59 healthy subjects aged 18 to 60,
73 patients with Hashimoto’s disease
The images were obtained with GE Logiq P5 ultrasound machine. The frequency of the transmitter was set to 10 MHz, and harmonic imaging option was turned off. All the images were recorded in DICOM format. During the test, the patient remained in the supine position and the doctor applied ultrasound heads to the right and left side of the thyroid.
For each subject, four ultrasound images were taken. Those were images of the right and left lobe of the thyroid in both transverse and longitudinal section. Due to thick errors caused by improperly performed acquisition, 288 images from patients with Hashimoto’s disease and 236 images from healthy subjects were further analyzed. The examined group was divided in equal proportions into learning, validation and test groups. Each ultrasound image was analyzed in great detail and, then, an expert physician selected for analysis a rectangular region (ROI) which covered the thyroid lobe in individual sections. Each time, the ROI included the greatest possible and most representative area of the patient’s thyroid lobe.
Preliminary image analysis
L GRAY input images were obtained from GE ultrasound machine with a resolution of M G ×N G =614×816 pixels. The first stage of image preprocessing was filtration done with the use of a median filter whose mask size is M h ×N h =3×3. The filtered images L MED were further used in subsequent stages of image analysis and processing. In the images (taken in transverse and longitudinal sections of the right and left thyroid lobe), an expert physician selected a rectangular area of analysis. Papers  and  describe an automated way of selecting this area of the thyroid, but only in transverse sections. The basis for its operation is a clearly visible artery calibrating the recognition system. The manually marked area of the thyroid lobe L S with a resolution of M s ×N s was analyzed. The results of the analysis are shown below.
The measured image features
The analysis of the thyroid lobe as texture in paper  proved that only 3 out of 10 different features are reliable in the assessment of Hashimoto’s disease. These features are: smoothness- w(1), minimum brightness after removing noise- w(2) and the percentage number of areas 8×8 in the square-tree decomposition- w(3). The ways to calculate individual values of the features are discussed in detail below:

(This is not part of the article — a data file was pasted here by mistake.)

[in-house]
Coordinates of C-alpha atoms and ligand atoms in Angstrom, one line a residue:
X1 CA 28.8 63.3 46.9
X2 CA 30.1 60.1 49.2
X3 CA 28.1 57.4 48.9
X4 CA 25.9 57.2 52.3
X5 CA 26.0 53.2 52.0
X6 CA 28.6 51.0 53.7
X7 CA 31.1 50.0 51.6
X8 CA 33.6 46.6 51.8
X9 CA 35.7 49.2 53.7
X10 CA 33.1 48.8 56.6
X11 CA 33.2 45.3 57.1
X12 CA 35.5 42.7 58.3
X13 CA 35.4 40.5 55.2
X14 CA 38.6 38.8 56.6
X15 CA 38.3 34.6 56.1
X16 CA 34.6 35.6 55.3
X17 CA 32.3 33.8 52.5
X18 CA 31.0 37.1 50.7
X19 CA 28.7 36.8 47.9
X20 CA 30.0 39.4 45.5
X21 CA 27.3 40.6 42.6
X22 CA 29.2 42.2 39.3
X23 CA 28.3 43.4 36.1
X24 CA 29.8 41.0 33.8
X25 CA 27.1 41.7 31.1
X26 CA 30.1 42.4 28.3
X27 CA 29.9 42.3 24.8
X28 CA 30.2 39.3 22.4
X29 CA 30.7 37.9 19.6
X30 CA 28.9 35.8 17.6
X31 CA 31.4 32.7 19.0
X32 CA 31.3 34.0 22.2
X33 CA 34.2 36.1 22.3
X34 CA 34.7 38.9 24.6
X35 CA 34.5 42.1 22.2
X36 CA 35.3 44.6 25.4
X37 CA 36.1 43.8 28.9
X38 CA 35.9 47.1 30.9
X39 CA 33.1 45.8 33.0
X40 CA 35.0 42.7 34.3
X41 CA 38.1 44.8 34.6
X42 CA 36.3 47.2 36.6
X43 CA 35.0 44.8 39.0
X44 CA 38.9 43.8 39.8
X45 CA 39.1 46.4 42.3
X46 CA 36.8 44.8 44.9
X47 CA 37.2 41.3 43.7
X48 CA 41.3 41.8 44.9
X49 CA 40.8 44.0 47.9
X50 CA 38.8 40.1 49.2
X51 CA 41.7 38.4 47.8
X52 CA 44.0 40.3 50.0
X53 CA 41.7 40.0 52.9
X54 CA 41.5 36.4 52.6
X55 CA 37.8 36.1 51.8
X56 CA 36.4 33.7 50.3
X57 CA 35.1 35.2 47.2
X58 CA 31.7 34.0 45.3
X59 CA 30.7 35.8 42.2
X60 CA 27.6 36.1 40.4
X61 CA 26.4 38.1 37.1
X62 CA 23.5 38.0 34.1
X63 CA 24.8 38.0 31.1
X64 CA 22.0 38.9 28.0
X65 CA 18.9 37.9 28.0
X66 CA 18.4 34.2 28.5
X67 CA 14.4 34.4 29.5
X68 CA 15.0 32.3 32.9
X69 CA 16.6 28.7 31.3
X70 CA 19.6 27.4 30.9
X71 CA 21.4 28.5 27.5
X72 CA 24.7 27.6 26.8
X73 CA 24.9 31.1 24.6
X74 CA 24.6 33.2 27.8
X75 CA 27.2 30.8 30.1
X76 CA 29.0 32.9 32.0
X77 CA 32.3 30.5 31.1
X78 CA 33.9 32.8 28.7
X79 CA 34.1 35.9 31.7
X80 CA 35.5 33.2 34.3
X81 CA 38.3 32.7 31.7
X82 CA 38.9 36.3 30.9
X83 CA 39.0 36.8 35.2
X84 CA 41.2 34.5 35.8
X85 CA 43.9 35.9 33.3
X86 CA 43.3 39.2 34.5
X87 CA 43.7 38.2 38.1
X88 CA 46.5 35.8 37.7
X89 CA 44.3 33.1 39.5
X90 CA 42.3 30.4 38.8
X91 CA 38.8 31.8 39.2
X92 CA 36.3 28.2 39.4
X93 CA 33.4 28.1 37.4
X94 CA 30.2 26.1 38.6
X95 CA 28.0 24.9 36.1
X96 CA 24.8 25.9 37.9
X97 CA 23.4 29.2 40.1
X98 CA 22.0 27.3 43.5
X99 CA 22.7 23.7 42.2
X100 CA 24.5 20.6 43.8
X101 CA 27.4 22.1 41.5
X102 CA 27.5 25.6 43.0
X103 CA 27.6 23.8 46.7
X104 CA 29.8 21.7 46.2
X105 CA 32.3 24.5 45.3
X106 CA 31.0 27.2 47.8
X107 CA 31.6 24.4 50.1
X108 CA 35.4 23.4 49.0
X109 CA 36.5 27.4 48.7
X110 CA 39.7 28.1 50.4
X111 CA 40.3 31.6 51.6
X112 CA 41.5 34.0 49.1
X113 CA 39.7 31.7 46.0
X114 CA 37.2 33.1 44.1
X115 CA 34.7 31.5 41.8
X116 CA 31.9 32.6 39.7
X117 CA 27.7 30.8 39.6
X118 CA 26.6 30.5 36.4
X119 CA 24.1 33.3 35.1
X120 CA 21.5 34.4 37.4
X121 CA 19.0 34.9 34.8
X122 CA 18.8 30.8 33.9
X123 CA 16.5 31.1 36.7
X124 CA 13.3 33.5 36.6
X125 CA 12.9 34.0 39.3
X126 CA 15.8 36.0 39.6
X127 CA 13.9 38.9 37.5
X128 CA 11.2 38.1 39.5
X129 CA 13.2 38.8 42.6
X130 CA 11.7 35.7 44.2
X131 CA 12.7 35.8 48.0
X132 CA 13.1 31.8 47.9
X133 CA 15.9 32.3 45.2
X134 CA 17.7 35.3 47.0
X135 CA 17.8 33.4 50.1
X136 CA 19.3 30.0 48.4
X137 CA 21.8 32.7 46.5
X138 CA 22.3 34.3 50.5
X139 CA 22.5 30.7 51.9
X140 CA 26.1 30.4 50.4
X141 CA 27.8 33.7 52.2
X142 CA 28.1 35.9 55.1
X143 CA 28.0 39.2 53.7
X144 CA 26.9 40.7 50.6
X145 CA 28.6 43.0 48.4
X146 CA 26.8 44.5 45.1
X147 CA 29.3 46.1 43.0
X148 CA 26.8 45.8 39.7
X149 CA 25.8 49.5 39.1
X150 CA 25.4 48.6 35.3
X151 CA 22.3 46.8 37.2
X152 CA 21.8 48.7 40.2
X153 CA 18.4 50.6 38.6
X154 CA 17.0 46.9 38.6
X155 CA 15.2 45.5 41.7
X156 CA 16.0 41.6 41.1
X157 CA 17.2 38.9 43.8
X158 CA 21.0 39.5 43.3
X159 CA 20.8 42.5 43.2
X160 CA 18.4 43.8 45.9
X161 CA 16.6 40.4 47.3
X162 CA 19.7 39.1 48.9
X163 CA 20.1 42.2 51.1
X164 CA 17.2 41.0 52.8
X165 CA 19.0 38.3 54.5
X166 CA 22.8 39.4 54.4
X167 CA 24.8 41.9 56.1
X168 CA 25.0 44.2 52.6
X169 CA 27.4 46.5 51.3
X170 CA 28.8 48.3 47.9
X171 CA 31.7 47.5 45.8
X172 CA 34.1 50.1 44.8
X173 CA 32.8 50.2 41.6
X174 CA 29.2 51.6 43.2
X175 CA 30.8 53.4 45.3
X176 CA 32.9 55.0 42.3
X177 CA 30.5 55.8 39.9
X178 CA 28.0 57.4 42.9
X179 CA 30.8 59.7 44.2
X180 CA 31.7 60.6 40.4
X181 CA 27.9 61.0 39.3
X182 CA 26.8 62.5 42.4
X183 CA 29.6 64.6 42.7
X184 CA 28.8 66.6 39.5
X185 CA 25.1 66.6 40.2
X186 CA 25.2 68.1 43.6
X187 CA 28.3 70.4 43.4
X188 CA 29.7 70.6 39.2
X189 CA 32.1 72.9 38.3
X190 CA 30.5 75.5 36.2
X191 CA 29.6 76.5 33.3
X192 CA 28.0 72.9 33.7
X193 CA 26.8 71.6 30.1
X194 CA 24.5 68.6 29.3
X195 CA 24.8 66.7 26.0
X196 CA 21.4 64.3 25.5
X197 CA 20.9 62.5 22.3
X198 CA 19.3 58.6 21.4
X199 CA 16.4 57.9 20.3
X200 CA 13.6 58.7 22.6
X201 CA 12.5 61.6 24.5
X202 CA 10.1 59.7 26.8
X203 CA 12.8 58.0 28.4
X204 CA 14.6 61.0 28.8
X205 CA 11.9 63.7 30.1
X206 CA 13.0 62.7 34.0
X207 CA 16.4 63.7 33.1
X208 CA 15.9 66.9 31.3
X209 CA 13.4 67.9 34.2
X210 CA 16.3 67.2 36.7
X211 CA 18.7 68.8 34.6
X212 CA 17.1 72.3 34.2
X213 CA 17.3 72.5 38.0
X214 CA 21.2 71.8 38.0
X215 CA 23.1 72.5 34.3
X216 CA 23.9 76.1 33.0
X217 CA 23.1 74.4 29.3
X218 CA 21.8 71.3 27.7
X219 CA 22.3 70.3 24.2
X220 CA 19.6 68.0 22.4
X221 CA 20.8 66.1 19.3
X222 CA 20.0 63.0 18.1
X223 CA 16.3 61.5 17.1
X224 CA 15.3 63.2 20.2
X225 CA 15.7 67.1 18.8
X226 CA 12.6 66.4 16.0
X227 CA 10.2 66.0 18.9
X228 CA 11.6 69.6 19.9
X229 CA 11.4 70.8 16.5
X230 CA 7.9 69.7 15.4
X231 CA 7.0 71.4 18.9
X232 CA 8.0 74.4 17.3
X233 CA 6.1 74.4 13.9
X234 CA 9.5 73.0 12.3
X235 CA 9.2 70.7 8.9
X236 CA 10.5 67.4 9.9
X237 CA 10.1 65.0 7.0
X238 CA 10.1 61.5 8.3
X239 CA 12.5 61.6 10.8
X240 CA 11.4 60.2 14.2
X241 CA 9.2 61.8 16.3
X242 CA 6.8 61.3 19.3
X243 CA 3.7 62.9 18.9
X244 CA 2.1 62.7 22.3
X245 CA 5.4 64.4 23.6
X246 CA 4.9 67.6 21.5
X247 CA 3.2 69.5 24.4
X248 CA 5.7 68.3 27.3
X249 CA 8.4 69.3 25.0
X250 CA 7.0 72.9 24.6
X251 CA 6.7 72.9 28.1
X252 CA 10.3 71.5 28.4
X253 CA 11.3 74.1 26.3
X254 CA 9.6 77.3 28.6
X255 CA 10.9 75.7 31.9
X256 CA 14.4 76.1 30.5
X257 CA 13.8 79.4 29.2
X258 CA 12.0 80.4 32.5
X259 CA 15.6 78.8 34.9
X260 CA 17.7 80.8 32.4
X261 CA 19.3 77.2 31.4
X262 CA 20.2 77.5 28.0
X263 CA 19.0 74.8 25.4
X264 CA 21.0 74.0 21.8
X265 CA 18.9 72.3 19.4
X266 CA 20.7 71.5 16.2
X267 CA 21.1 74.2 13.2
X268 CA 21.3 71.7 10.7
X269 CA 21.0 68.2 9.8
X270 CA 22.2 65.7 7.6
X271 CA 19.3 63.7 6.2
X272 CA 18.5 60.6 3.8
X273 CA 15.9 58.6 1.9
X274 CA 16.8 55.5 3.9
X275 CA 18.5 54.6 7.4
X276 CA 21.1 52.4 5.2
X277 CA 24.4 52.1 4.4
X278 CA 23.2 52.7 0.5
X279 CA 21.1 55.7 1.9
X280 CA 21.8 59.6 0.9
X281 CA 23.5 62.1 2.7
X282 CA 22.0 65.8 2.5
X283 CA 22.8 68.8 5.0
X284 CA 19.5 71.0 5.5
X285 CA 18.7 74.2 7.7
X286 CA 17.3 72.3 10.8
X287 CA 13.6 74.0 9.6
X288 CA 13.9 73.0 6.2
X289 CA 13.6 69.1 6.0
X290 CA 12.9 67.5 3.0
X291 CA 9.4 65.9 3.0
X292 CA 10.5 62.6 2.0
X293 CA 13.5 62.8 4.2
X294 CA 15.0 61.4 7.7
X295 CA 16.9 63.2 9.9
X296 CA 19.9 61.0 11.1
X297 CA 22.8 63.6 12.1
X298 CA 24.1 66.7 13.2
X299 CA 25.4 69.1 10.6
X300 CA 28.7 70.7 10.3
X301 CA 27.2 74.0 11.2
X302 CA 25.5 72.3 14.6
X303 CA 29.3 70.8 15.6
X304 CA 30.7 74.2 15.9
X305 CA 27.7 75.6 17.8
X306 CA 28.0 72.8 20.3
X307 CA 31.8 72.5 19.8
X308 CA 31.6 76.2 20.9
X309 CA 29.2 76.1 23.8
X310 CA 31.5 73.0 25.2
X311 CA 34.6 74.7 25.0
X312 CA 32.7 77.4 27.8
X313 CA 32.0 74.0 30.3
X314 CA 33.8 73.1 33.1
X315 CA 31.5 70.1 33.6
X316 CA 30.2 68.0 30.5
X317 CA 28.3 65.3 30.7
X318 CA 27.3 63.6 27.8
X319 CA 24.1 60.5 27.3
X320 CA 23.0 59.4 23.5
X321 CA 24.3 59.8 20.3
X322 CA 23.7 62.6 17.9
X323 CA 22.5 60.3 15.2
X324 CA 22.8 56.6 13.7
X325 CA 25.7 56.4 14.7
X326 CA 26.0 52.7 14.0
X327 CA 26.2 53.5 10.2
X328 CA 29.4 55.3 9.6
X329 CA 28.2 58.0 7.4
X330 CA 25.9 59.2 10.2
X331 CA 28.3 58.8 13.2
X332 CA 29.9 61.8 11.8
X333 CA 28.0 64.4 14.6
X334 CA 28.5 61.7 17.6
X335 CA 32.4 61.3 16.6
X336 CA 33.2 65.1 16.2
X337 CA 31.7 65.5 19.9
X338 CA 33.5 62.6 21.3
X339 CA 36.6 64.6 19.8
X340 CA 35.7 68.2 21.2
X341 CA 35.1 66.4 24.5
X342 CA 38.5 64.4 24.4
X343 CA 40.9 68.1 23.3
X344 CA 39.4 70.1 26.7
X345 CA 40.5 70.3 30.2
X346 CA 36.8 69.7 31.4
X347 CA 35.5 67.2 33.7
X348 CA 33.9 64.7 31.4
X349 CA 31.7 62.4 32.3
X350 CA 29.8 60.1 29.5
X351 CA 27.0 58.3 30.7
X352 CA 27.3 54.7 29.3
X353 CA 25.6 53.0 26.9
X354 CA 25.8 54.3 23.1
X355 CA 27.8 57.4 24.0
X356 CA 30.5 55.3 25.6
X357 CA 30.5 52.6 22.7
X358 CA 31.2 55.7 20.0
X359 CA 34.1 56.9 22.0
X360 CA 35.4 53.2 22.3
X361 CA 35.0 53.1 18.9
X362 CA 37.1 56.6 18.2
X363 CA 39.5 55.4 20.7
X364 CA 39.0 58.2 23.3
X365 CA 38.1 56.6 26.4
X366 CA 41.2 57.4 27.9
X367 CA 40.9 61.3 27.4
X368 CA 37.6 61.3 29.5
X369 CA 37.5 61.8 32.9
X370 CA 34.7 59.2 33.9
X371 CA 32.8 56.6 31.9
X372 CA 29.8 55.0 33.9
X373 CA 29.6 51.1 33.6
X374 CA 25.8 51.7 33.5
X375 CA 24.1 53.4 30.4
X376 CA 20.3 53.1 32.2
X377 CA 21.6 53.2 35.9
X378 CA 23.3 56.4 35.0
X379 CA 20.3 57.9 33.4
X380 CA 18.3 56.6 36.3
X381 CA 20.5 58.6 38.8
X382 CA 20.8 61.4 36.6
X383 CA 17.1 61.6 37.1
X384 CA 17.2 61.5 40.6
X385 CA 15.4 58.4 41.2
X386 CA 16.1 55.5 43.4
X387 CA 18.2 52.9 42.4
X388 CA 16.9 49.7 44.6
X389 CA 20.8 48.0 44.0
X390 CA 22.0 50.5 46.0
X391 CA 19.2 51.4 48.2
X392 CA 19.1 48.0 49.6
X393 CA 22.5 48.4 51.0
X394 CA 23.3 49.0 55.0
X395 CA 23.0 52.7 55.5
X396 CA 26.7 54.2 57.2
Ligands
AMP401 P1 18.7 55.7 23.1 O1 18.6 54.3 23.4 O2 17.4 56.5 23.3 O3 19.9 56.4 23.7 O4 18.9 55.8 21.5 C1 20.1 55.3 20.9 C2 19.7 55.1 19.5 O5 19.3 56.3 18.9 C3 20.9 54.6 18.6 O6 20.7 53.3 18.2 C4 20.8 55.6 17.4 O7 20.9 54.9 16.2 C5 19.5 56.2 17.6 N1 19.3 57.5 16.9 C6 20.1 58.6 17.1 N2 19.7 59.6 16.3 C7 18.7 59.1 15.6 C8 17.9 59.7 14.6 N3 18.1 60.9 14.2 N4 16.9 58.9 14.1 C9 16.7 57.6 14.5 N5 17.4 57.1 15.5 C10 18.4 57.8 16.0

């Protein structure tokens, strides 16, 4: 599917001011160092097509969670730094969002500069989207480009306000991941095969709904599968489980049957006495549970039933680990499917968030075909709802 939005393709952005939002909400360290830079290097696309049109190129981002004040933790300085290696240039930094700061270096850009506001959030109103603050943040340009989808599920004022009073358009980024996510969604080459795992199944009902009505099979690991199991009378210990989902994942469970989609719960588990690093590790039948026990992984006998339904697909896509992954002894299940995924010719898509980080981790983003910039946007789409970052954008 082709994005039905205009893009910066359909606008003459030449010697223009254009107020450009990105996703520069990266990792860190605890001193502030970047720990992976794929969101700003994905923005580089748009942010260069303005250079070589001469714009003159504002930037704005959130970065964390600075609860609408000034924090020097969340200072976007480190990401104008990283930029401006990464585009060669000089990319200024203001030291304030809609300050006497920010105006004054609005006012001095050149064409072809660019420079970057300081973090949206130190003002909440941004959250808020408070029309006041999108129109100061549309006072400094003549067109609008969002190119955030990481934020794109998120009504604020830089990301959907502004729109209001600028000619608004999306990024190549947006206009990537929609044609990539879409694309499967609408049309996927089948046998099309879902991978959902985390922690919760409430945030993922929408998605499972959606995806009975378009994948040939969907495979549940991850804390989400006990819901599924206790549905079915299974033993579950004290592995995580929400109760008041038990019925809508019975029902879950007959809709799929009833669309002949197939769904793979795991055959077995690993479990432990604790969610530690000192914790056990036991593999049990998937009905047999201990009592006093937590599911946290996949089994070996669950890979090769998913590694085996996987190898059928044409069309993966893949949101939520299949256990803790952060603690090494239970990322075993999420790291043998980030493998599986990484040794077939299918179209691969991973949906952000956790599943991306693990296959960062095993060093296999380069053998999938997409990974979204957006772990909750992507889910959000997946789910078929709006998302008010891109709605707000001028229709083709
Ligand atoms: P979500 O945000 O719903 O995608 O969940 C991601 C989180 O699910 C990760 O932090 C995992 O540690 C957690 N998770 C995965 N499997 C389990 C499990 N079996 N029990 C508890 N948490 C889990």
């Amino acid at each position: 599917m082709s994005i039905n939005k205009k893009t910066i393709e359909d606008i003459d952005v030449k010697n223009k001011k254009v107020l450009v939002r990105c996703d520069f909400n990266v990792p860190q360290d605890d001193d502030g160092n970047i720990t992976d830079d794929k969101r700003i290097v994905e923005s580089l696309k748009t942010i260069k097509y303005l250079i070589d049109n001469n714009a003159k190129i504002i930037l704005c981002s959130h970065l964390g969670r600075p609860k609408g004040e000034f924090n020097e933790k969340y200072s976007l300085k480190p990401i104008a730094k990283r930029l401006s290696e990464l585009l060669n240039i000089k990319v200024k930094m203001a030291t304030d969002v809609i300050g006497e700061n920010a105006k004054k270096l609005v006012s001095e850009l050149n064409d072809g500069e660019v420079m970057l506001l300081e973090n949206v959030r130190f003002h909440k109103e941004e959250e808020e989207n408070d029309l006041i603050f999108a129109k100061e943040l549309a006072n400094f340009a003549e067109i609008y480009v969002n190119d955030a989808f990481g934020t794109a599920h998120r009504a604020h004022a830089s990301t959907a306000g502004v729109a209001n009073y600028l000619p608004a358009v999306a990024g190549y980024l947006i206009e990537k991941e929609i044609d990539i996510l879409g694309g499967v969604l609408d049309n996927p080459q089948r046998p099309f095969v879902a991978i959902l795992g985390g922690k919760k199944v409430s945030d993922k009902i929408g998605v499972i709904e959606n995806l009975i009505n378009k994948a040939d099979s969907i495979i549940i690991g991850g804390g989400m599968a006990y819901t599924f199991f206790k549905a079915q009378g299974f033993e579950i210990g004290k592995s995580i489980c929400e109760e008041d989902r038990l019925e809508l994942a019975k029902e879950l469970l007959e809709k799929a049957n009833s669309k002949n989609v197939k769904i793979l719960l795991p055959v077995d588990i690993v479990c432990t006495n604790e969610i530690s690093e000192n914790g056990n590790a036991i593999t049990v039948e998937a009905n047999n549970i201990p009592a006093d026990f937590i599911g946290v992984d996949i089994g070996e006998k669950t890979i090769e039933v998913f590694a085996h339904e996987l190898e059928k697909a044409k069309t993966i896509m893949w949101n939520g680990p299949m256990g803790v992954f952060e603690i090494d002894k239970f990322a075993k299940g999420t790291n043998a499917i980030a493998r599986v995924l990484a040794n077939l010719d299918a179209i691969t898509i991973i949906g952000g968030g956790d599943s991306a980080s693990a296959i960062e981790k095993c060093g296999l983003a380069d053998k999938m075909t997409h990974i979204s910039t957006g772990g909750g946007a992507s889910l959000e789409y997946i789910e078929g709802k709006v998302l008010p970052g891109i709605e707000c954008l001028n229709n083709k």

Smoothness defined by the formula (1) is relatively easy to interpret because it is a standardized measure based on a standard deviation of the mean.
On the basis of pre-tests and preliminary analyses, a noise threshold of 0.2 was set. The value of i* formulated in this way constitutes another feature, i.e. w(2).
w(3) – percentage of instances of areas 8×8 obtained for the 10% threshold as a result of a square-tree decomposition.
The features w(1) to w(3) are the basis for further analysis.
A qualitative assessment of the measurement of echogenicity and its impact on the results obtained in the classification of Hashimoto’s disease was conducted using a statistical approach [41, 42]. A discriminant analysis was used for the following five options:
linear- linear discriminant analysis,
diaglinear- linear discriminant analysis but with a diagonal covariance matrix estimate (naive Bayes classifiers),
quadratic- quadratic discriminant analysis,
diagquadratic- quadratic discriminant analysis but with a diagonal covariance matrix estimate (naive Bayes classifiers),
mahalanobis- using the distance Mahalanobis with stratified covariance estimates.
It was assumed that the discriminatory variables w(1), w(2), w(3) represent a three-dimensional normal distribution (although previous studies carried out with the use of multivariate discriminant functions confirm the correctness of the classification, even in violation of this assumption). Divisibility of the variables is retained. This divisibility is reflected in the systematic difference in mean values between groups. Also the equality of covariance matrices is preserved. Empirical studies show that the assumption of equal group covariance matrices can be omitted.